Wagner v. Edmondson

Annotate this Case

178 Kan. 554 (1955)

290 P.2d 98

KARL A. WAGNER, Appellant, v. THE STATE OF KANSAS and its Agent C.A. EDMONDSON, Warden, Kansas State Penitentiary, et al., Appellees.

No. 39,977

Supreme Court of Kansas.

Opinion filed November 12, 1955.

Karl A. Wagner was on the brief pro se.

Harold R. Fatzer, Attorney General, and James L. Galle, Assistant Attorney General, were on the brief for the appellees.

The opinion of the court was delivered by


Karl A. Wagner filed his petition in the district court of Leavenworth county for a writ of habeas corpus to secure his release from the state penitentiary. The writ was denied and he has appealed to this court.

Petitioner's contentions, later discussed, are better understood if the facts which are not in dispute, are first told.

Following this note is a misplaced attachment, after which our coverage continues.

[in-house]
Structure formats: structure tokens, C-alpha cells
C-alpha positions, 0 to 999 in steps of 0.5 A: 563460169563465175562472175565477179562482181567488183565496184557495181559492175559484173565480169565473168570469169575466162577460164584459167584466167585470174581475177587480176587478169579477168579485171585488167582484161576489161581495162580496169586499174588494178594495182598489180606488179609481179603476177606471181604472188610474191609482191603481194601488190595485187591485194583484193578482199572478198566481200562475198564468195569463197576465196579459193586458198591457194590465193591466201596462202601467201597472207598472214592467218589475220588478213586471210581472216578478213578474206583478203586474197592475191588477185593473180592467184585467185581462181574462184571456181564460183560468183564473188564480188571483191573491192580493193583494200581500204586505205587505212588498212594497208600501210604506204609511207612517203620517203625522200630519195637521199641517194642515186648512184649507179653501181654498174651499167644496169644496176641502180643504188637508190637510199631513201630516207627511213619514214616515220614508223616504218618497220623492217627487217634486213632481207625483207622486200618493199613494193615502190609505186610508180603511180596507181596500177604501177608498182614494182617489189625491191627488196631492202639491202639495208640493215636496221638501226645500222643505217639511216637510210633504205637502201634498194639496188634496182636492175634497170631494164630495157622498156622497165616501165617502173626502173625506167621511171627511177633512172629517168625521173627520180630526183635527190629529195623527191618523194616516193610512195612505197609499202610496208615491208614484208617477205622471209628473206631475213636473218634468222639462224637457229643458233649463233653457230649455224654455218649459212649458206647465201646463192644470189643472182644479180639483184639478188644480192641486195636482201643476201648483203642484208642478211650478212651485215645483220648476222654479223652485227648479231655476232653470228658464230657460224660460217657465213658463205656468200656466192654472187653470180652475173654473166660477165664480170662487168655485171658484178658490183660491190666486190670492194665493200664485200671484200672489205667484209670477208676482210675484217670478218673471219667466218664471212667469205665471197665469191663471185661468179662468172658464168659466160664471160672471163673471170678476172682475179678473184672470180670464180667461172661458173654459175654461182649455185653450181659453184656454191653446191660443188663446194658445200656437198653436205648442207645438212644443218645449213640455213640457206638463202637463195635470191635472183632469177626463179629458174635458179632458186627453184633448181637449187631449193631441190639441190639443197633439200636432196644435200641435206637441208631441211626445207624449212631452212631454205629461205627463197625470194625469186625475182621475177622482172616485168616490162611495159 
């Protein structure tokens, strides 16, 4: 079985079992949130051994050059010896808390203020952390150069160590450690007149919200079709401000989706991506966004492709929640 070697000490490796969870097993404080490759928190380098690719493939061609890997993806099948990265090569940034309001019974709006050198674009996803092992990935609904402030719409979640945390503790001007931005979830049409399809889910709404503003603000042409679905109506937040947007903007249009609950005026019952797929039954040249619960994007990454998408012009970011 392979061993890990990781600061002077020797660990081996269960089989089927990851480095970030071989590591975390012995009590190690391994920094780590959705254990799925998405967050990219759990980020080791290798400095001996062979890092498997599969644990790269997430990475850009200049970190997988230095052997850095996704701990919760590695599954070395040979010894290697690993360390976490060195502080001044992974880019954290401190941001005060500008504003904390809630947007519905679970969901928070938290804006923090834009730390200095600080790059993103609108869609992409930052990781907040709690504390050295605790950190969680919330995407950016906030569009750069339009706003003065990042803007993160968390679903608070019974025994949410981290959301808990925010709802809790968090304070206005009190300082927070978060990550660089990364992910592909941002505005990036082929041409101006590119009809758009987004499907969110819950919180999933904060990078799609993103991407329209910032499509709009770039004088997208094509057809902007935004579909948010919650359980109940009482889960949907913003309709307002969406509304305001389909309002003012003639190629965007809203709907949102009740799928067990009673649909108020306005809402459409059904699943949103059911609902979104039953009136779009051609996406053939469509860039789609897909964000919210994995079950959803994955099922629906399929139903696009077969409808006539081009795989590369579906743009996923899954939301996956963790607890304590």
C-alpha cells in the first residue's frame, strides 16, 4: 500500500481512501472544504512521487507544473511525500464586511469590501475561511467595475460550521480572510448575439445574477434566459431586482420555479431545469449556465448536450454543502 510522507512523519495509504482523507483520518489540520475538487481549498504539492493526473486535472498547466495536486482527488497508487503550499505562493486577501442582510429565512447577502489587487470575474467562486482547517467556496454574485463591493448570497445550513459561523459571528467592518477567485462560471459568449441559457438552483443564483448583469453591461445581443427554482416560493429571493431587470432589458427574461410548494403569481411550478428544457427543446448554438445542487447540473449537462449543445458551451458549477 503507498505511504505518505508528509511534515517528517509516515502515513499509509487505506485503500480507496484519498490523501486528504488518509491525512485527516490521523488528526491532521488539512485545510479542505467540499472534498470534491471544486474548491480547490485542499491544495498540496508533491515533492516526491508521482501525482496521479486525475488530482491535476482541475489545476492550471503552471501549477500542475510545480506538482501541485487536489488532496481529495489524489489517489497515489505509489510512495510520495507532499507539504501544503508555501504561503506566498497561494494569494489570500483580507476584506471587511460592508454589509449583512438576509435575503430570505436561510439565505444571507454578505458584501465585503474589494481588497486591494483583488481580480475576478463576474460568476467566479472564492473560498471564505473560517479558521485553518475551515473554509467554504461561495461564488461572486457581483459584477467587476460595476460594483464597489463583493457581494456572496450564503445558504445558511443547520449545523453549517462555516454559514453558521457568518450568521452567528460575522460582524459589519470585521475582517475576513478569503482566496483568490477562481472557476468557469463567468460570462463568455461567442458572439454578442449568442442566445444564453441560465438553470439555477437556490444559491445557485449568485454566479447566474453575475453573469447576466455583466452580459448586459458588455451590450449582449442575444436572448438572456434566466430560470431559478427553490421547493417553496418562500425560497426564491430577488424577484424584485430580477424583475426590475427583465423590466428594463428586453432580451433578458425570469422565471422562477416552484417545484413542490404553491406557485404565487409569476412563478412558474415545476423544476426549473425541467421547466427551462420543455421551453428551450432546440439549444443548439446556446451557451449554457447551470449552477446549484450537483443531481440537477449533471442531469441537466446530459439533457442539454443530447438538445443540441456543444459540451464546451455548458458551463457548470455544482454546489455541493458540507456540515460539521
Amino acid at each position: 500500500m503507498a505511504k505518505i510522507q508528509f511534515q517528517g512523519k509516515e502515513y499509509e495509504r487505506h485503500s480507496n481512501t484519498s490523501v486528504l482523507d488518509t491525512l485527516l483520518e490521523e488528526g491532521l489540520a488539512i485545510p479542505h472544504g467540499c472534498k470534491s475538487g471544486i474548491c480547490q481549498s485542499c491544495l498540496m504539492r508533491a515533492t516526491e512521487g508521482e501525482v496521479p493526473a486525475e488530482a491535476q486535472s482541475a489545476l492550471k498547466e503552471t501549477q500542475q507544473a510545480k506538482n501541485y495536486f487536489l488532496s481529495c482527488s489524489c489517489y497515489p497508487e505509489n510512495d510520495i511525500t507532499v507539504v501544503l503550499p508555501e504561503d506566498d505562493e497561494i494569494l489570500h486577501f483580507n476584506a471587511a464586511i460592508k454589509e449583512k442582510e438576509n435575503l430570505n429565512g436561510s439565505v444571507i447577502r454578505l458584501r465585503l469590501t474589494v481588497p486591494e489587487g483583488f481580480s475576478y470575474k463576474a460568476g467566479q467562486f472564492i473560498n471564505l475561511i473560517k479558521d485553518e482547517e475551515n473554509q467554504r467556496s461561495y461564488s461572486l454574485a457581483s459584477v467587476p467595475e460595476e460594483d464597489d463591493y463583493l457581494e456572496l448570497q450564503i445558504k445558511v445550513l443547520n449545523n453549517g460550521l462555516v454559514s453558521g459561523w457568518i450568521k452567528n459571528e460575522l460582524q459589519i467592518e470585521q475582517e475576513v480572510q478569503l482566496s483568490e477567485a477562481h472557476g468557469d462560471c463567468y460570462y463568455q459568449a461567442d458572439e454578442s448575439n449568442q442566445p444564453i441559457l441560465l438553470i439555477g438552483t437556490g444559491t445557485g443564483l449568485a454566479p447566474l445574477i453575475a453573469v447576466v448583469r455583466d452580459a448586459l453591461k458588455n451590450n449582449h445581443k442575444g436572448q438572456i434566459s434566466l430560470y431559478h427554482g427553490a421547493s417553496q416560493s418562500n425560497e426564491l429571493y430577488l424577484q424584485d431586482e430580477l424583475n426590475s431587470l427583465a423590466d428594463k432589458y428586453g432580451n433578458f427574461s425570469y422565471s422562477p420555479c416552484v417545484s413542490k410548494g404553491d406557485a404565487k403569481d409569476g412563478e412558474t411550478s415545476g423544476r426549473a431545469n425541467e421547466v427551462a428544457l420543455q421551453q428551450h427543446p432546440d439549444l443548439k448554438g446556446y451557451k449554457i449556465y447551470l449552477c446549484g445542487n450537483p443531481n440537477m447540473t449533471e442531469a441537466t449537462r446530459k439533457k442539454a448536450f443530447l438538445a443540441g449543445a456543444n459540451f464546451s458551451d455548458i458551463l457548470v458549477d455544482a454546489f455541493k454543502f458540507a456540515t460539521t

On July 22, 1946, Wagner was convicted in the United States District Court of Kansas of violating the Dyer Act, and was sentenced to prison for a term of five years. He was released and was later convicted in the city court of Arkansas City of petty larceny and sentenced to serve a sentence in the county jail of Cowley county. While so confined, on November 27, 1950, he assaulted the jailer and broke jail. He was apprehended. On December 5, 1950, the county attorney filed two informations against him. In criminal case No. 5237 he was charged with breaking jail on November 27, 1950, while lawfully confined upon conviction for a criminal offense contrary to G.S. 1935, 21-735. In criminal case No. 5238 he was charged with assaulting the jailer on November 27, 1950, with intent to commit a prison breach while lawfully confined in the county jail, contrary to G.S. 1935, 21-434. On December 6, 1950, Wagner was tried on the information in case No. 5238, entered a *555 plea of guilty and was sentenced to the state penitentiary for a period of not to exceed five years or until otherwise discharged by law. On December 27, 1950, Wagner was tried on the information in case No. 5237 and entered a plea of guilty. At that time the state notified him it would offer evidence and request the court to sentence him as an habitual criminal, and on January 5, 1951, the state offered proof as to the conviction of July 22, 1946, in the United States District Court and as to the conviction of December 6, 1950, in the Cowley county district court, and thereafter the court found he was a third offender for felony and sentenced him to the state penitentiary for the remainder of his natural life or until discharged by law. On January 6, 1951, he was incarcerated in the state penitentiary.